50 years of scientific research has unearthed a whole bunch of evidence of all the different life changing meditation benefits. Below I give you 15 ways meditating regularly has been shown to significantly improve your brain function and mood. But before reading them, follow the link and listen to some wise words about what happens in your brain during and after meditation. See you soon.
If you’re stressed out often, you’ve probably had those moments in your life where you made bad decisions as a result. Whether it’s details you missed for an important project or a big mistake you made that negatively affected other people, you know what it’s like when you’re not at your best.
What’s being impaired in moments like this is a skill called executive function. Simply put, executive function is the part of your brain that helps you get results for goals you are trying to achieve. It’s what helps you do things like manage your time, pay attention, plan, organize and remember details.
Studies have shown compelling evidence that it helps people who have impaired executive functioning skills from conditions such as Attention-deficit/hyperactivity disorder (ADHD). A study run by Dr. Lidia Zylowska showed 78% of adult participants with ADHD experienced a reduction of overall ADHD symptoms when they regularly used meditation practices.
2. You become an expert at handling stress.
Moments of stress triggers your amygdala, also known as your “lizard brain”. It’s the primal part of your brain which is associated with fear and emotion and its primary function is to help you survive.
High levels of stress can make you enter into lizard brain mode where it is dominated by the amygdala. It can be described when one “flips his lid” and is controlled by overwhelming emotion such as fear or anger. Think about it as times you’ve been in a heated argument or deathly afraid of something that might hurt you.
When you are in this mode, other important parts of your brain like the pre-frontal cortex, which is the part of your brain that is capable of higher level thinking such as decision-making, self-awareness, empathy and morality, are turned off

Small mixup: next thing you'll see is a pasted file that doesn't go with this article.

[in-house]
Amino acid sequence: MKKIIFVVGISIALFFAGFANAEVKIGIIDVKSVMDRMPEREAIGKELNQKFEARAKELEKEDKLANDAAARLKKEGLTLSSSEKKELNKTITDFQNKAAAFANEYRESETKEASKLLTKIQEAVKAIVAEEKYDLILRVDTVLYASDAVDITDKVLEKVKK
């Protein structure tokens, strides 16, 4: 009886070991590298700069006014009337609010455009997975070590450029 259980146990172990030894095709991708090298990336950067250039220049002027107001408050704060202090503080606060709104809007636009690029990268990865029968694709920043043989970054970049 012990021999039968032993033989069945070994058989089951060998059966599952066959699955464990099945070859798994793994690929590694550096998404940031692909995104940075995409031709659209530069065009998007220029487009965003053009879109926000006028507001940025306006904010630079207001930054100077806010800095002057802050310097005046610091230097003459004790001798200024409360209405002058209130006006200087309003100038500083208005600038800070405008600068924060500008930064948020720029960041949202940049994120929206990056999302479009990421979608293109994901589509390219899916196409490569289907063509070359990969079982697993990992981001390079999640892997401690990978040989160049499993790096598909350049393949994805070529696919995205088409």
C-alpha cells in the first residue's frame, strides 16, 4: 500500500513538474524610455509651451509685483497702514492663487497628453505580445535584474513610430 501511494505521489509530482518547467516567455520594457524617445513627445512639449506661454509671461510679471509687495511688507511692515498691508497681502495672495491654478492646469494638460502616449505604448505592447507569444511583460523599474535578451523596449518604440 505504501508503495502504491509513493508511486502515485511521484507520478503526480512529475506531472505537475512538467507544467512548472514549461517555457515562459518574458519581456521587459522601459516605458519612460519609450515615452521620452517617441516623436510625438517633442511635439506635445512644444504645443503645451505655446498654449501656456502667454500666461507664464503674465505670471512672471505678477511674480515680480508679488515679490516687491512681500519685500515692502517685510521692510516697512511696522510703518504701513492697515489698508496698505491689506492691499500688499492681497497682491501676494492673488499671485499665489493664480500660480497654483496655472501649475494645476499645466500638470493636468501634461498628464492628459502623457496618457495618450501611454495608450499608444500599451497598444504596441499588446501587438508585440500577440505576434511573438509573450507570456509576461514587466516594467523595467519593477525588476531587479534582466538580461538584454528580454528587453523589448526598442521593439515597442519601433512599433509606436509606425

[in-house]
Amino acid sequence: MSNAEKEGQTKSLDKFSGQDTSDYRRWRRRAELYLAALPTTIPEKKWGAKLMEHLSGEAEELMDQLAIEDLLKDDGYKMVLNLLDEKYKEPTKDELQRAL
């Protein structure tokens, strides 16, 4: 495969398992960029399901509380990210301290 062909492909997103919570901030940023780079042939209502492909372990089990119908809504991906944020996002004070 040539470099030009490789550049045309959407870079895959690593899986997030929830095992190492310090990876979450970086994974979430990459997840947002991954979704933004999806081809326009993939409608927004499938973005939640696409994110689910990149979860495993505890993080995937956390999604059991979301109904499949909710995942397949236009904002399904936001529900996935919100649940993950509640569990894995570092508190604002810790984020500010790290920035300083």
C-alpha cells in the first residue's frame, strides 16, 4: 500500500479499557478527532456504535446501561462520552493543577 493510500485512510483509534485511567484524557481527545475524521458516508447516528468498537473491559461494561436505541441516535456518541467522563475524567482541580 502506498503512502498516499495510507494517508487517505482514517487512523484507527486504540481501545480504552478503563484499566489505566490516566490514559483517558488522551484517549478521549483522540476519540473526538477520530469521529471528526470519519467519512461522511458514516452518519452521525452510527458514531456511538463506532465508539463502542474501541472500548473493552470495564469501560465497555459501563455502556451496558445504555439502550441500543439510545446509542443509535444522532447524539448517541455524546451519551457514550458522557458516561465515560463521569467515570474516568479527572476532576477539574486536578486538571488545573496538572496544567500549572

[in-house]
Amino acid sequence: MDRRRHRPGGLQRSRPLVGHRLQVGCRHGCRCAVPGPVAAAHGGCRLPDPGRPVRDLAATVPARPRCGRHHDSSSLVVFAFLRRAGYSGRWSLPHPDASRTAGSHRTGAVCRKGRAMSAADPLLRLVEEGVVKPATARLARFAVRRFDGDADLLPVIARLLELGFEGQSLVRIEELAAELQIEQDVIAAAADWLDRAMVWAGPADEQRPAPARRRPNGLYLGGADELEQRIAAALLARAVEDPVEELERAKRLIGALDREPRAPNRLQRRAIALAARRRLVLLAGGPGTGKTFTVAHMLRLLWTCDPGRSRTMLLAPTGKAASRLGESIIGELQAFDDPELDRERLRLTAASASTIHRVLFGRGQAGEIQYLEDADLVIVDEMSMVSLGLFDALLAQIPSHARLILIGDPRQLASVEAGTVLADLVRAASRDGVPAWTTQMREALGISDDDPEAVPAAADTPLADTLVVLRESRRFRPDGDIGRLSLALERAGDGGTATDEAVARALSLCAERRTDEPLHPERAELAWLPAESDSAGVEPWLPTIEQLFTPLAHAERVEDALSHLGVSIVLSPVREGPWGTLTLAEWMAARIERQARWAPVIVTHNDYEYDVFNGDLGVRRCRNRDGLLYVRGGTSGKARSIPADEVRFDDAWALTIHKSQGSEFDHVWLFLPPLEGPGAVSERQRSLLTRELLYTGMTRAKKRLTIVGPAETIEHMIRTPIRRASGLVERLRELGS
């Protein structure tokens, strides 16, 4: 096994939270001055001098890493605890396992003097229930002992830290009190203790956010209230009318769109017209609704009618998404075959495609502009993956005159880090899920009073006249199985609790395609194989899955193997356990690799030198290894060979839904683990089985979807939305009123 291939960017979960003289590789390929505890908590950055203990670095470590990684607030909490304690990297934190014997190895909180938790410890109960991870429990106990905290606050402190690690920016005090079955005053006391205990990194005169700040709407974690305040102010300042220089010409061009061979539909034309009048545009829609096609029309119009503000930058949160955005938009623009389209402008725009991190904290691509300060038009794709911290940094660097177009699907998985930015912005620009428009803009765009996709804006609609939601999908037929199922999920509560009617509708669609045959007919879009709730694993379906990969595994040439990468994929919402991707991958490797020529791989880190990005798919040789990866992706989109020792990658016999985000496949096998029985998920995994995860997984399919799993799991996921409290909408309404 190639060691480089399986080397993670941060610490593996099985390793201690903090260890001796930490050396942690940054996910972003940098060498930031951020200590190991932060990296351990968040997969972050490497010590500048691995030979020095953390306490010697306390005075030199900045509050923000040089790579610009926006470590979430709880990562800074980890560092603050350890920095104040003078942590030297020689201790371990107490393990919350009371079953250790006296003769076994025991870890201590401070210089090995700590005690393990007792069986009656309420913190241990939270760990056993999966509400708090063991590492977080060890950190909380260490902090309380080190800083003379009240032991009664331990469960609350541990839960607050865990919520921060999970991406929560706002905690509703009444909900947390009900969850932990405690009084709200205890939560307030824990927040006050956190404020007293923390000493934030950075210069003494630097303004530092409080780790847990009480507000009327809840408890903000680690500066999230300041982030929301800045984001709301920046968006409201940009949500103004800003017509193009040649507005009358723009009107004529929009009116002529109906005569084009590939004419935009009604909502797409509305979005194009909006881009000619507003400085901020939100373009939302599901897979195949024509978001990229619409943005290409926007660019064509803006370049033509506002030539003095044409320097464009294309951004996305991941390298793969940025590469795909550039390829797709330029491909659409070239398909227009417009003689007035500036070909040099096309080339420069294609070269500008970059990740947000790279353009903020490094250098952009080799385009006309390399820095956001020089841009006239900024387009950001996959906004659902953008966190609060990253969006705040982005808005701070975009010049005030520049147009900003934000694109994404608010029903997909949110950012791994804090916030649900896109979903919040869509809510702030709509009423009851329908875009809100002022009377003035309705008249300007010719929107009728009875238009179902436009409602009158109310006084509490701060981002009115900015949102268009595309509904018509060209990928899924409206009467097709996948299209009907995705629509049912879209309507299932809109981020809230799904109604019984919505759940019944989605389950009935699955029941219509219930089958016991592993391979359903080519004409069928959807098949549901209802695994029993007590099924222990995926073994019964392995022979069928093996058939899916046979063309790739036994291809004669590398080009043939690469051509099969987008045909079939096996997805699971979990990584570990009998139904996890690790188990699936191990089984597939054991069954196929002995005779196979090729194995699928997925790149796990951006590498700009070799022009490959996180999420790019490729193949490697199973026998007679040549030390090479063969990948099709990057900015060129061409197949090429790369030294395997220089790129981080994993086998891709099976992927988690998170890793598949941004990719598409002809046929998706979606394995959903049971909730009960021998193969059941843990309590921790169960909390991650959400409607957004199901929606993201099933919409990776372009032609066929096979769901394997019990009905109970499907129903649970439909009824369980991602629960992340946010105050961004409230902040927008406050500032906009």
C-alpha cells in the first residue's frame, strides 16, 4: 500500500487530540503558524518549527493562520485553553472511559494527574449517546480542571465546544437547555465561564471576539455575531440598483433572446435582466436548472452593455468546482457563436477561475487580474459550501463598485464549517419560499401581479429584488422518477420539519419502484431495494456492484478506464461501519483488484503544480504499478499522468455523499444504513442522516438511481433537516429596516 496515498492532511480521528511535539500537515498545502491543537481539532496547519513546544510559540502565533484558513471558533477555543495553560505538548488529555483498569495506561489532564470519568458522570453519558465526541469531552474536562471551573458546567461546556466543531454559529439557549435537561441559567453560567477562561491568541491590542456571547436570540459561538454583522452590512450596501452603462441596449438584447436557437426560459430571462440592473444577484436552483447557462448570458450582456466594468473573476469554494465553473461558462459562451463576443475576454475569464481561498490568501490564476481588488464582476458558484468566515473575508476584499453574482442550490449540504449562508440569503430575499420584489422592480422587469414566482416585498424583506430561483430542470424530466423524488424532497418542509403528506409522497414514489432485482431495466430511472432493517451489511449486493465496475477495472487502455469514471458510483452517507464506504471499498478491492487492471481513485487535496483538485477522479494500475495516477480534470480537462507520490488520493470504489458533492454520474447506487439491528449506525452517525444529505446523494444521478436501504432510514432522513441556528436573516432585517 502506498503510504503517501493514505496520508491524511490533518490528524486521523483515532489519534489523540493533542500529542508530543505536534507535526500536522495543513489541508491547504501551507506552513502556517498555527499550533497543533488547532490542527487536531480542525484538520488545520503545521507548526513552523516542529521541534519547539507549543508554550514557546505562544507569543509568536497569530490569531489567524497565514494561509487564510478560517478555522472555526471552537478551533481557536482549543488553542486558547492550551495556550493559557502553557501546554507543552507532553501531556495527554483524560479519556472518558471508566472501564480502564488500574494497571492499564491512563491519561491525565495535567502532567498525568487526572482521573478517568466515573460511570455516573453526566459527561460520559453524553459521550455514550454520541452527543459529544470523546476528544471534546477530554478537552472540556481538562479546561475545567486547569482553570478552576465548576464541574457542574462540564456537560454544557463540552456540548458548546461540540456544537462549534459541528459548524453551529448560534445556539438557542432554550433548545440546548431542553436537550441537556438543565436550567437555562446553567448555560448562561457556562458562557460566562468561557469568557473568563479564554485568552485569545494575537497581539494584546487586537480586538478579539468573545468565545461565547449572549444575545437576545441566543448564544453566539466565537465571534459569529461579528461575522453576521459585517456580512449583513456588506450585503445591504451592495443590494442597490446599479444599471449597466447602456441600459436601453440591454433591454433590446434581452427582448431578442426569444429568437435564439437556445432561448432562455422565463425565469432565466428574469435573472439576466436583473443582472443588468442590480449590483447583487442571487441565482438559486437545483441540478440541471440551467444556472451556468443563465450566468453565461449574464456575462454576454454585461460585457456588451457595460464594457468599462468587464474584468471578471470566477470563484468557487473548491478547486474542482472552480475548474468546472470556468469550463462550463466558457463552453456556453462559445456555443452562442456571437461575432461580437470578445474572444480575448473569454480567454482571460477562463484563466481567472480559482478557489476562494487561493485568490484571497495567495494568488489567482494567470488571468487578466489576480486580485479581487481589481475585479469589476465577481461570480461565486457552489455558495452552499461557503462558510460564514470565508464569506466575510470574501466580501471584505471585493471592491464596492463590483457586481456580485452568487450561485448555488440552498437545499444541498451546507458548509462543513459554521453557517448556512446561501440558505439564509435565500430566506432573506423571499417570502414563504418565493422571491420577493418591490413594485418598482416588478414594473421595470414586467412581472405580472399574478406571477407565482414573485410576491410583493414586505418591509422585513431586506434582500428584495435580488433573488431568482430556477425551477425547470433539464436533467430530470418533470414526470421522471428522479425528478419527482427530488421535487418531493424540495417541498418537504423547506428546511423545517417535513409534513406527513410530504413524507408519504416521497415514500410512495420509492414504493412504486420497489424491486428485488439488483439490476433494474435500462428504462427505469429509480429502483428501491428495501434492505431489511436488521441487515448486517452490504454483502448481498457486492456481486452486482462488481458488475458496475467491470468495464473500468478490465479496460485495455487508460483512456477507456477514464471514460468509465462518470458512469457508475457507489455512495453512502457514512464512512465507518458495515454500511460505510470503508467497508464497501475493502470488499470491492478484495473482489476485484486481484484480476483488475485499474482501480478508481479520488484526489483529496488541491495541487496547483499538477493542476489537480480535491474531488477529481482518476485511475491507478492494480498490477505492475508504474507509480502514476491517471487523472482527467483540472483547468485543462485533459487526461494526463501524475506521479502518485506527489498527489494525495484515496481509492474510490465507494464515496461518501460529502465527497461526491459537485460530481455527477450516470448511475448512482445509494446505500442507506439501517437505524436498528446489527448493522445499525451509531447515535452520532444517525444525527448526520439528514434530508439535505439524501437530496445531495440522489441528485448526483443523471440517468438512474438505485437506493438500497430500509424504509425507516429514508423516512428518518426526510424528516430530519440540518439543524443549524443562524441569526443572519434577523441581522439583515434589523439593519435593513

Because the amygdala isn’t as great at logical thinking for the less straightforward situations of daily life, meditation can help decrease your stress levels by first getting you out of your lizard brain and back to being in the present moment, which then empowers you to respond to stress in a much better way.
For example, you might be in lizard brain mode thinking all the time about how to survive by making more money, but through meditation, you connect with what’s most important despite all the stress. You realize before it’s too late that you’ve been ignoring the more important things like connecting with your kids and maintaining intimacy with your spouse.
MRI scans have shown that after an eight-week course of mindfulness practice, the amygdala appears to shrink. And as the amygdala shrinks, the pre-frontal cortex becomes thicker.
Basically, science has shown that meditation can help you become better at handling your stress by activating the part of your brain that makes better decisions.
3. You naturally remember useful information.
Imagine a time where you told yourself a list of items you wanted to buy at the grocery store without physically writing it down. By the time you get to the store, you’ve forgotten what some of those items were.
This is when your working memory capacity has fallen short. You use your working memory when you need to place a sticky note in your mind so that you can use it in the near future. The problem is sometimes those sticky notes fall off by the time you need it.
If your working memory is the information that goes on these mental sticky notes, then your working memory capacity is how long you can have these sticky notes stay on before it falls off. The longer time you have to hold information, the more time you have for reasoning and comprehension to occur.
Meditation has been shown to improve your working memory capacity.
One study had about 200 teenagers assigned to either a mindfulness meditation practice, yoga, or were wait-listed as a control group. Results showed that the teenagers participating in the meditation group had significantly better working memory capacity than those participating in the other groups.